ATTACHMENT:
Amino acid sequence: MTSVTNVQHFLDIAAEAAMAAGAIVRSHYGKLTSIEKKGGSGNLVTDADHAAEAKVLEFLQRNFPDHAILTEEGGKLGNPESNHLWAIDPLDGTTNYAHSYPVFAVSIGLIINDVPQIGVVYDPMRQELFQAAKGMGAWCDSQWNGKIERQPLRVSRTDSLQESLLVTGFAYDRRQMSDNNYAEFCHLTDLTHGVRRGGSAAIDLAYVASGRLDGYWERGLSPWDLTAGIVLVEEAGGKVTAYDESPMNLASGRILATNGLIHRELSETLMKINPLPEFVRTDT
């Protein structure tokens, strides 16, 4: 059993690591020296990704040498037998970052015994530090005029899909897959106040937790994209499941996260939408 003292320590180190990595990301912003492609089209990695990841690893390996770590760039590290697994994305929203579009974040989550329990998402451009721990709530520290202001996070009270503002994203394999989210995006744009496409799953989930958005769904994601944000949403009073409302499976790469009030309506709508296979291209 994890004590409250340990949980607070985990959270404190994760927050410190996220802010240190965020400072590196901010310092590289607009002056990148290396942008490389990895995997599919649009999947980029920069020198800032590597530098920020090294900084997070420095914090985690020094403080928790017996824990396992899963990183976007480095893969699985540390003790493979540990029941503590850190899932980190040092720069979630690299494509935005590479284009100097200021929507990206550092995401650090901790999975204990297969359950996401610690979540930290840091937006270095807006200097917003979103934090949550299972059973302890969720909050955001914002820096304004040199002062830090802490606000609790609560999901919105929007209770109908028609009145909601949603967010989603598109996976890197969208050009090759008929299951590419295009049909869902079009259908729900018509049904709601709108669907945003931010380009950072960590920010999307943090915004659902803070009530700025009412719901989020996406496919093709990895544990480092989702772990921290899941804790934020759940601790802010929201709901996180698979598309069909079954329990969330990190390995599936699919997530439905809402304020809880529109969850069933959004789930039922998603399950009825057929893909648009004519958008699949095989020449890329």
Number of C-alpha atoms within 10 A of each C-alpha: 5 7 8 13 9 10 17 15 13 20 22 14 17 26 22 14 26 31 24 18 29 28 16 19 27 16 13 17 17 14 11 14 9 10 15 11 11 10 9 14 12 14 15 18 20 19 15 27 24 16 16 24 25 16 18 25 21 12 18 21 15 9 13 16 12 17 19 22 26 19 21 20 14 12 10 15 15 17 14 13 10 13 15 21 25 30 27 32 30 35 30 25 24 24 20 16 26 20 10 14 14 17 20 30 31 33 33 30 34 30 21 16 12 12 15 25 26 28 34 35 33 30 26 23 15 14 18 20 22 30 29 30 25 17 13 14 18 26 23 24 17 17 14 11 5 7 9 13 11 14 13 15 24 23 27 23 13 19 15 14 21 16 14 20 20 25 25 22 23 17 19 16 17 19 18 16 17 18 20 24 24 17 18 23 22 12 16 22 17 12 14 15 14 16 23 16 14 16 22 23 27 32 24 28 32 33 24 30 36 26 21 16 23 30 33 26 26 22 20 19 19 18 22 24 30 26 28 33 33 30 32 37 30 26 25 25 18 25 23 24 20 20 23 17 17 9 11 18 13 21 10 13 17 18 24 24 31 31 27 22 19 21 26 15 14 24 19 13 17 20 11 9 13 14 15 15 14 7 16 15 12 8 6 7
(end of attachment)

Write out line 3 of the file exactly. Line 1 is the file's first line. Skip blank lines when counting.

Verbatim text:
Number of C-alpha atoms within 10 A of each C-alpha: 5 7 8 13 9 10 17 15 13 20 22 14 17 26 22 14 26 31 24 18 29 28 16 19 27 16 13 17 17 14 11 14 9 10 15 11 11 10 9 14 12 14 15 18 20 19 15 27 24 16 16 24 25 16 18 25 21 12 18 21 15 9 13 16 12 17 19 22 26 19 21 20 14 12 10 15 15 17 14 13 10 13 15 21 25 30 27 32 30 35 30 25 24 24 20 16 26 20 10 14 14 17 20 30 31 33 33 30 34 30 21 16 12 12 15 25 26 28 34 35 33 30 26 23 15 14 18 20 22 30 29 30 25 17 13 14 18 26 23 24 17 17 14 11 5 7 9 13 11 14 13 15 24 23 27 23 13 19 15 14 21 16 14 20 20 25 25 22 23 17 19 16 17 19 18 16 17 18 20 24 24 17 18 23 22 12 16 22 17 12 14 15 14 16 23 16 14 16 22 23 27 32 24 28 32 33 24 30 36 26 21 16 23 30 33 26 26 22 20 19 19 18 22 24 30 26 28 33 33 30 32 37 30 26 25 25 18 25 23 24 20 20 23 17 17 9 11 18 13 21 10 13 17 18 24 24 31 31 27 22 19 21 26 15 14 24 19 13 17 20 11 9 13 14 15 15 14 7 16 15 12 8 6 7